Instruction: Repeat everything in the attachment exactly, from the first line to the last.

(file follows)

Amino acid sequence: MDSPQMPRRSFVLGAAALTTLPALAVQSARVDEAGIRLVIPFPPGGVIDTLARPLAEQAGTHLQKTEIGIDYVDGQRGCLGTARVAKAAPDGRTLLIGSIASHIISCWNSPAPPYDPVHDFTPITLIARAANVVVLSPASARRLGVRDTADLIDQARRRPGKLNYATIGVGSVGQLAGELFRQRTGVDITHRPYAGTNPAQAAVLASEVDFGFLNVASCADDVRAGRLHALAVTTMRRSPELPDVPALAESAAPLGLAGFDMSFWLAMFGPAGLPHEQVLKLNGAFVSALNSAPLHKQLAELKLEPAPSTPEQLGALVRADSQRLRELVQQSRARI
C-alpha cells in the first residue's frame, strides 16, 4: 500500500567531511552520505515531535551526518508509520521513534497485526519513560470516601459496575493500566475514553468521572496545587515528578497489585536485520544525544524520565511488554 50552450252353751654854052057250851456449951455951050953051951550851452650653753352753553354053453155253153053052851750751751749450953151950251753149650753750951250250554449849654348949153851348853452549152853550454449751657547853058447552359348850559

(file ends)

Amino acid sequence: MDSPQMPRRSFVLGAAALTTLPALAVQSARVDEAGIRLVIPFPPGGVIDTLARPLAEQAGTHLQKTEIGIDYVDGQRGCLGTARVAKAAPDGRTLLIGSIASHIISCWNSPAPPYDPVHDFTPITLIARAANVVVLSPASARRLGVRDTADLIDQARRRPGKLNYATIGVGSVGQLAGELFRQRTGVDITHRPYAGTNPAQAAVLASEVDFGFLNVASCADDVRAGRLHALAVTTMRRSPELPDVPALAESAAPLGLAGFDMSFWLAMFGPAGLPHEQVLKLNGAFVSALNSAPLHKQLAELKLEPAPSTPEQLGALVRADSQRLRELVQQSRARI
C-alpha cells in the first residue's frame, strides 16, 4: 500500500567531511552520505515531535551526518508509520521513534497485526519513560470516601459496575493500566475514553468521572496545587515528578497489585536485520544525544524520565511488554 50552450252353751654854052057250851456449951455951050953051951550851452650653753352753553354053453155253153053052851750751751749450953151950251753149650753750951250250554449849654348949153851348853452549152853550454449751657547853058447552359348850559